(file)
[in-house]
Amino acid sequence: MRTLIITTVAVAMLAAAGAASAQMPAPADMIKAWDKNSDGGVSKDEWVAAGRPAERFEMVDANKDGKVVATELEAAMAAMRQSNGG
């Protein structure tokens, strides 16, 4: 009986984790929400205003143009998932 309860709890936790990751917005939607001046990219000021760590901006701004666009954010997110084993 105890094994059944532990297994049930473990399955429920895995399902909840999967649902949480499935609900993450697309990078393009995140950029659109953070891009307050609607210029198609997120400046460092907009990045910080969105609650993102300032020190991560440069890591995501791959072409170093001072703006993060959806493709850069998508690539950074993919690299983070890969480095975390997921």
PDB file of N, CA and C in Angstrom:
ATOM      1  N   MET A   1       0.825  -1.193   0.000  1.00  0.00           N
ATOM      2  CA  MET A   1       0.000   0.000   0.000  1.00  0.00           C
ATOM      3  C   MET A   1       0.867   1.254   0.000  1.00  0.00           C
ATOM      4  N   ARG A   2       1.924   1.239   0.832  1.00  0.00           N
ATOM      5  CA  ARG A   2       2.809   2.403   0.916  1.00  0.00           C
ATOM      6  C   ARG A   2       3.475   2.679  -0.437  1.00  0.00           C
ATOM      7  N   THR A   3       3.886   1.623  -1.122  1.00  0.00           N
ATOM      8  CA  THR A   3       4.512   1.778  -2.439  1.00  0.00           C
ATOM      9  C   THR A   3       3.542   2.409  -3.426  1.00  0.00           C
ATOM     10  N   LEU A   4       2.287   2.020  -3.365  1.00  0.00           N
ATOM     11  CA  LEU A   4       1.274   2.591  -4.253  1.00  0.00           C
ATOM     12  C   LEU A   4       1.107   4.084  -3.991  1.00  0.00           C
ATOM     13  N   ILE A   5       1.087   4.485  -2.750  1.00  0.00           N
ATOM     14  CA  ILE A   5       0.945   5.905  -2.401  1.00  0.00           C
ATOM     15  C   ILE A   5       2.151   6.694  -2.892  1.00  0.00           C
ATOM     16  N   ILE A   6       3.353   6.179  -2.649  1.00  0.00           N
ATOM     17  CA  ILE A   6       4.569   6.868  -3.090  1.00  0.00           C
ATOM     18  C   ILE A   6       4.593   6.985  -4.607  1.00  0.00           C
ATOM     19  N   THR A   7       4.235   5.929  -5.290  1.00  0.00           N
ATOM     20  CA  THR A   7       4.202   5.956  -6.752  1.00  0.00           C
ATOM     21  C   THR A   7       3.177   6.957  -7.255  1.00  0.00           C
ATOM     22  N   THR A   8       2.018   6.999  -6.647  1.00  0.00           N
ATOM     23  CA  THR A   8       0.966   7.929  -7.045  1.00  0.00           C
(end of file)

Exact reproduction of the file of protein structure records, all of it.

[in-house]
Amino acid sequence: MRTLIITTVAVAMLAAAGAASAQMPAPADMIKAWDKNSDGGVSKDEWVAAGRPAERFEMVDANKDGKVVATELEAAMAAMRQSNGG
């Protein structure tokens, strides 16, 4: 009986984790929400205003143009998932 309860709890936790990751917005939607001046990219000021760590901006701004666009954010997110084993 105890094994059944532990297994049930473990399955429920895995399902909840999967649902949480499935609900993450697309990078393009995140950029659109953070891009307050609607210029198609997120400046460092907009990045910080969105609650993102300032020190991560440069890591995501791959072409170093001072703006993060959806493709850069998508690539950074993919690299983070890969480095975390997921």
PDB file of N, CA and C in Angstrom:
ATOM      1  N   MET A   1       0.825  -1.193   0.000  1.00  0.00           N
ATOM      2  CA  MET A   1       0.000   0.000   0.000  1.00  0.00           C
ATOM      3  C   MET A   1       0.867   1.254   0.000  1.00  0.00           C
ATOM      4  N   ARG A   2       1.924   1.239   0.832  1.00  0.00           N
ATOM      5  CA  ARG A   2       2.809   2.403   0.916  1.00  0.00           C
ATOM      6  C   ARG A   2       3.475   2.679  -0.437  1.00  0.00           C
ATOM      7  N   THR A   3       3.886   1.623  -1.122  1.00  0.00           N
ATOM      8  CA  THR A   3       4.512   1.778  -2.439  1.00  0.00           C
ATOM      9  C   THR A   3       3.542   2.409  -3.426  1.00  0.00           C
ATOM     10  N   LEU A   4       2.287   2.020  -3.365  1.00  0.00           N
ATOM     11  CA  LEU A   4       1.274   2.591  -4.253  1.00  0.00           C
ATOM     12  C   LEU A   4       1.107   4.084  -3.991  1.00  0.00           C
ATOM     13  N   ILE A   5       1.087   4.485  -2.750  1.00  0.00           N
ATOM     14  CA  ILE A   5       0.945   5.905  -2.401  1.00  0.00           C
ATOM     15  C   ILE A   5       2.151   6.694  -2.892  1.00  0.00           C
ATOM     16  N   ILE A   6       3.353   6.179  -2.649  1.00  0.00           N
ATOM     17  CA  ILE A   6       4.569   6.868  -3.090  1.00  0.00           C
ATOM     18  C   ILE A   6       4.593   6.985  -4.607  1.00  0.00           C
ATOM     19  N   THR A   7       4.235   5.929  -5.290  1.00  0.00           N
ATOM     20  CA  THR A   7       4.202   5.956  -6.752  1.00  0.00           C
ATOM     21  C   THR A   7       3.177   6.957  -7.255  1.00  0.00           C
ATOM     22  N   THR A   8       2.018   6.999  -6.647  1.00  0.00           N
ATOM     23  CA  THR A   8       0.966   7.929  -7.045  1.00  0.00           C